In a statement released today, the Federal Reserve said it will maintain its current securities-buying program, as well as its 0% to 0.25% target range for the federal funds rate, but signaled it's closer to slowing the $85 billion-a-month buying program.
In its statement, the Federal Reserve noted that, although economic activity has been expanding at a "moderate pace" due to an improved labor market, household spending, business investment, and housing market, fiscal policy continues to "restrain" growth and that "appropriate policy accommodation" is necessary for improvements to continue. As such, the Federal Open Market Committee will continue to buy agency mortgage-backed securities at a pace of $40 billion per month and $45 billion of longer-term Treasury securities per month. The Committee hopes that these moves will have the double effect of supporting mortgage markets while keeping longer-term interest rates low.
Speaking at a news conference, Chairman Ben Bernanke said the Fed could start scaling back its $85 billion in monthly bond purchases later this year if the economy continues to improve. He said the reductions would occur in "measured steps" and that the purchases could end by the middle of next year. Bernanke likened any reduction in the Fed's bond purchases to a driver letting up on a gas pedal rather than applying the brakes.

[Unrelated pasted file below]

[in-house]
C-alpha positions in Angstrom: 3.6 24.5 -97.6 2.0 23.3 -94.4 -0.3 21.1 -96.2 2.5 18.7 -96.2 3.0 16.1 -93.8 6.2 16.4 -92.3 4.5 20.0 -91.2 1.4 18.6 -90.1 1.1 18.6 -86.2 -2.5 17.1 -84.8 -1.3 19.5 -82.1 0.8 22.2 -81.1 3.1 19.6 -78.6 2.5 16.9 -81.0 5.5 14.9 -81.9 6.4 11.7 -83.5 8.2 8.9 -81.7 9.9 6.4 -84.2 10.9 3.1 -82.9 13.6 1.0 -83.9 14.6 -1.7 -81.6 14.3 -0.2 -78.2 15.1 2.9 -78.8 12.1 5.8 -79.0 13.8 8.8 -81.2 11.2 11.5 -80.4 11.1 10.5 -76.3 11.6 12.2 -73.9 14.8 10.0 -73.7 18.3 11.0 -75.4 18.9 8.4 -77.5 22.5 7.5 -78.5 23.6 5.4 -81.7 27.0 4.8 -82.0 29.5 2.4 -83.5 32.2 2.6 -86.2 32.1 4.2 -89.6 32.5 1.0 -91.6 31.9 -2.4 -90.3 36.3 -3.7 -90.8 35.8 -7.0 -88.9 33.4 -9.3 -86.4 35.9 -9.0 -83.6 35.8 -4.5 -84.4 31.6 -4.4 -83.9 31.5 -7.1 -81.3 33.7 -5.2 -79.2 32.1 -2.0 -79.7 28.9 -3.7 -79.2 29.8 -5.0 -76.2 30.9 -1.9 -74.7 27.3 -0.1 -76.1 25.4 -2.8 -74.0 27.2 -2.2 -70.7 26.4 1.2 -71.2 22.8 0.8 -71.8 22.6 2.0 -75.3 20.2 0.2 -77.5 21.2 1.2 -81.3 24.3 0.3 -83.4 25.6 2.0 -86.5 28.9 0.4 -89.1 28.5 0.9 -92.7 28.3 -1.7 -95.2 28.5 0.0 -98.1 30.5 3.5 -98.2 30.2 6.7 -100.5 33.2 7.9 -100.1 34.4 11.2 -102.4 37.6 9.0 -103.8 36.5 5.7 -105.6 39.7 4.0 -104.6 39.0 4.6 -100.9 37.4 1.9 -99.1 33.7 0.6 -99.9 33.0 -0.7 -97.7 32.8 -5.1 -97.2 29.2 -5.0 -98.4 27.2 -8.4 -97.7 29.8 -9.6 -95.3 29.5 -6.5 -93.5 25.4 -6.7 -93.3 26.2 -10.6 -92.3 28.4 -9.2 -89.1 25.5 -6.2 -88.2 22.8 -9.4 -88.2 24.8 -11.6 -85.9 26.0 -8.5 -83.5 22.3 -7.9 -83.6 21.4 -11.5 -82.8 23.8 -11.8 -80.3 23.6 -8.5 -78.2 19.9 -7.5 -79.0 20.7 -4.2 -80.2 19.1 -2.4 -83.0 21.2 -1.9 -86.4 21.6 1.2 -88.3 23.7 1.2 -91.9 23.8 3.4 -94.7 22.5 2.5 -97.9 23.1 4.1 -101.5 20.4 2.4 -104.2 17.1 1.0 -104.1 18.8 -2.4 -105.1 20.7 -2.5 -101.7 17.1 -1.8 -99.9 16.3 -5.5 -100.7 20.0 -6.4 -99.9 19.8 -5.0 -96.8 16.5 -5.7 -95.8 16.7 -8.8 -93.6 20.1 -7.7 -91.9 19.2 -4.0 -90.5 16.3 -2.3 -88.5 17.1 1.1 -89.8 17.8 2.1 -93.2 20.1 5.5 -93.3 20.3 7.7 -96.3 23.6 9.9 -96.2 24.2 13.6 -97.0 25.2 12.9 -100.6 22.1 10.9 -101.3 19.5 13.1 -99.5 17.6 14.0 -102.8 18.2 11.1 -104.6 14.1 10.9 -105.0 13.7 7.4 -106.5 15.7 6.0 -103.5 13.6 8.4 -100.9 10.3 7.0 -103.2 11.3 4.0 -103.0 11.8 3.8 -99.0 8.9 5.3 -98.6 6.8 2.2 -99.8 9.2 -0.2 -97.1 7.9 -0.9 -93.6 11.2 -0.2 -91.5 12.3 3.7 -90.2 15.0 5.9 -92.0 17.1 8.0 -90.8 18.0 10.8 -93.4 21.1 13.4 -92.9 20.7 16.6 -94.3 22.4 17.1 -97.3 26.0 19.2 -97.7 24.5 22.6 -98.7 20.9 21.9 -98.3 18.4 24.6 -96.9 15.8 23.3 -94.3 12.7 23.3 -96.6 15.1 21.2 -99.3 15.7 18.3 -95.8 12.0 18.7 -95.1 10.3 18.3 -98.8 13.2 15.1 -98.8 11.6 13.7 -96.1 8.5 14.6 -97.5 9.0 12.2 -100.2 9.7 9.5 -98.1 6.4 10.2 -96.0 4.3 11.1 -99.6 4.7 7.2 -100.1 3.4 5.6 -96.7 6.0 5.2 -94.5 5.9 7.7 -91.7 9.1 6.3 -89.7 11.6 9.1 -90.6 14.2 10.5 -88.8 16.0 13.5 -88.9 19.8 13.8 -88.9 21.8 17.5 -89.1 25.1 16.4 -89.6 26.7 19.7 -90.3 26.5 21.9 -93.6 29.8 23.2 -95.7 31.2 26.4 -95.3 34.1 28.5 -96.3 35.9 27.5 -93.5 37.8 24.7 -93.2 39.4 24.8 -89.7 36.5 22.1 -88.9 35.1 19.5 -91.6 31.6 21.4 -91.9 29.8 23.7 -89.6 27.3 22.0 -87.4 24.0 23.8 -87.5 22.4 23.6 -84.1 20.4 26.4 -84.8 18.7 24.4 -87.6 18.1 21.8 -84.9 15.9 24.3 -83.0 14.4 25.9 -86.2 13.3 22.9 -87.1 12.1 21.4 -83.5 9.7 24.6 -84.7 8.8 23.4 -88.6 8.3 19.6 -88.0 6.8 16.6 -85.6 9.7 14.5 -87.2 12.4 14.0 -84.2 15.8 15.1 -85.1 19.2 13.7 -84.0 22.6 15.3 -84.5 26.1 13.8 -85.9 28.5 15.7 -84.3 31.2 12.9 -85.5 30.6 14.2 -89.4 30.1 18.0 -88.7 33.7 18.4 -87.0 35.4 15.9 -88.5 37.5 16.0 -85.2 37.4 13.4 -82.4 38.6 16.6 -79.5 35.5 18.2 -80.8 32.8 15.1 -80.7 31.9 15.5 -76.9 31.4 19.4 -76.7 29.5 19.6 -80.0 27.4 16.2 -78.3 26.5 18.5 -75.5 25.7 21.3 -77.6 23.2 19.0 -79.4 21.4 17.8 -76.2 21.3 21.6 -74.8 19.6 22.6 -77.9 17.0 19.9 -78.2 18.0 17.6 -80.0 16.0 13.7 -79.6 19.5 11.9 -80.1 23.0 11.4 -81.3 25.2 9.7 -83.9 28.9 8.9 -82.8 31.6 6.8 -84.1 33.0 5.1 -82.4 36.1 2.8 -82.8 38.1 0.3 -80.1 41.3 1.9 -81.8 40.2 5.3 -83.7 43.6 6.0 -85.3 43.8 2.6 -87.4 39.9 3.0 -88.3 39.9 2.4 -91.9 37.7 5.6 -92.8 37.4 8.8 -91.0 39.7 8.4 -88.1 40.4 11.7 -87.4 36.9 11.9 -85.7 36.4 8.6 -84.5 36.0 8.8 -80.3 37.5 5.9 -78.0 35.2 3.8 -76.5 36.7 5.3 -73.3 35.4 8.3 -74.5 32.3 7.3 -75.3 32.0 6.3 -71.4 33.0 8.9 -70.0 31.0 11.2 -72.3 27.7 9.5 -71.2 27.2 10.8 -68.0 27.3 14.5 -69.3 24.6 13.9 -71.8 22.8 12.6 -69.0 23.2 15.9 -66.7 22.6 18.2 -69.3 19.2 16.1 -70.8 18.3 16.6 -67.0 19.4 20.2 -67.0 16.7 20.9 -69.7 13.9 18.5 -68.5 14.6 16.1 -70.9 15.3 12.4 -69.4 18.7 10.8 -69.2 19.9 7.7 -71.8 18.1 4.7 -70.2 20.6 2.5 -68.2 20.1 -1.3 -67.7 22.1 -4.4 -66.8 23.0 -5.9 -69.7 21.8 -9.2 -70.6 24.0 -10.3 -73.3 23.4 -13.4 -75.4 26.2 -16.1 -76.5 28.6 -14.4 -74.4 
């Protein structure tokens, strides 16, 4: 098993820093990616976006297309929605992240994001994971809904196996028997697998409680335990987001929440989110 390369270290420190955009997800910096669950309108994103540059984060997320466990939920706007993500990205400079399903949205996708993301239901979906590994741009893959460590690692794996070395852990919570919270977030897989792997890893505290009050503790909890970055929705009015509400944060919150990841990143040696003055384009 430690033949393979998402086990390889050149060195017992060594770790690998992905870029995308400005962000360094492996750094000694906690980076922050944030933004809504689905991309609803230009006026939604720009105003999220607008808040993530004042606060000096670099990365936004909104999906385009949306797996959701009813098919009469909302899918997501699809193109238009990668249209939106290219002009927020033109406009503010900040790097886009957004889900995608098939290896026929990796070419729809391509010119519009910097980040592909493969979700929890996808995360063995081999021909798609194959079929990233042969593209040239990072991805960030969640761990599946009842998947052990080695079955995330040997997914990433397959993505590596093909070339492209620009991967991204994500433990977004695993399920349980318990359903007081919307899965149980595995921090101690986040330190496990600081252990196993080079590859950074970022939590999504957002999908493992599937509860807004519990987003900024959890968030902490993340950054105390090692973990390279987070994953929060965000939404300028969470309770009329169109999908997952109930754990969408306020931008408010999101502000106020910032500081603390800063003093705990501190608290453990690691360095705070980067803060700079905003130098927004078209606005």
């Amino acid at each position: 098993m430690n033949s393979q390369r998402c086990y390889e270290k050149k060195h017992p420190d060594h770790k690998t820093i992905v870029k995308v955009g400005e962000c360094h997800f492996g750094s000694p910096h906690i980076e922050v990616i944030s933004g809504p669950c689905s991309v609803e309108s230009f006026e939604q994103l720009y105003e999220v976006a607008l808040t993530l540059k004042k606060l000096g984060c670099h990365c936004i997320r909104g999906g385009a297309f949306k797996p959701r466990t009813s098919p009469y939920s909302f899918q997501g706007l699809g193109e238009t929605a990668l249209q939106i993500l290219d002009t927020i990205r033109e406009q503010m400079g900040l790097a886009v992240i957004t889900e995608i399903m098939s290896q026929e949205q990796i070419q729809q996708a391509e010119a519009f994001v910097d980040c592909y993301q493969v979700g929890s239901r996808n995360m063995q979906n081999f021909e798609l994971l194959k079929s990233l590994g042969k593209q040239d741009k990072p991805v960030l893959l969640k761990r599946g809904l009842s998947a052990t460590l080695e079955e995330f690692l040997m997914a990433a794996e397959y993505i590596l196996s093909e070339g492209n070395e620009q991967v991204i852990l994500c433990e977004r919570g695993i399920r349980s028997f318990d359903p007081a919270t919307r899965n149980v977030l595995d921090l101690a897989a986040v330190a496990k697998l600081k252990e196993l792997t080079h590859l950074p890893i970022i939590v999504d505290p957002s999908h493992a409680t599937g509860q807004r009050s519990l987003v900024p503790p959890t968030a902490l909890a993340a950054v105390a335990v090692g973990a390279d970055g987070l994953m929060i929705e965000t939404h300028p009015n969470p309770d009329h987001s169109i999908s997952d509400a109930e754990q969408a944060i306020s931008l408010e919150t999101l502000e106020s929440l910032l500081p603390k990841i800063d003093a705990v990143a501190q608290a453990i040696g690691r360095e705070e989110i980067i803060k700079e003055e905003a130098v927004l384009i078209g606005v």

The Fed's 0% to 0.25% target range for the federal funds rate "will remain appropriate for a considerable time," according to the statement. The federal funds rate is what banks charge each other to borrow money at the Fed. The Committee expects to keep rates at this level until the unemployment rate drops below 6.5% (assuming inflation remains under control).
-- Material from The Associated Press was used in this report.
The article Fed to Keep Rate Near Zero; Bernanke Forecasts Bond-Buying Slowing originally appeared on Fool.com.
You can follow Justin Loiseau on Twitter @TMFJLo and on Motley Fool CAPS @TMFJLo.Try any of our Foolish newsletter services free for 30 days. We Fools don't all hold the same opinions, but we all believe that considering a diverse range of insights makes us better investors. The Motley Fool has a disclosure policy.
Copyright © 1995 - 2013 The Motley Fool, LLC. All rights reserved. The Motley Fool has a disclosure policy.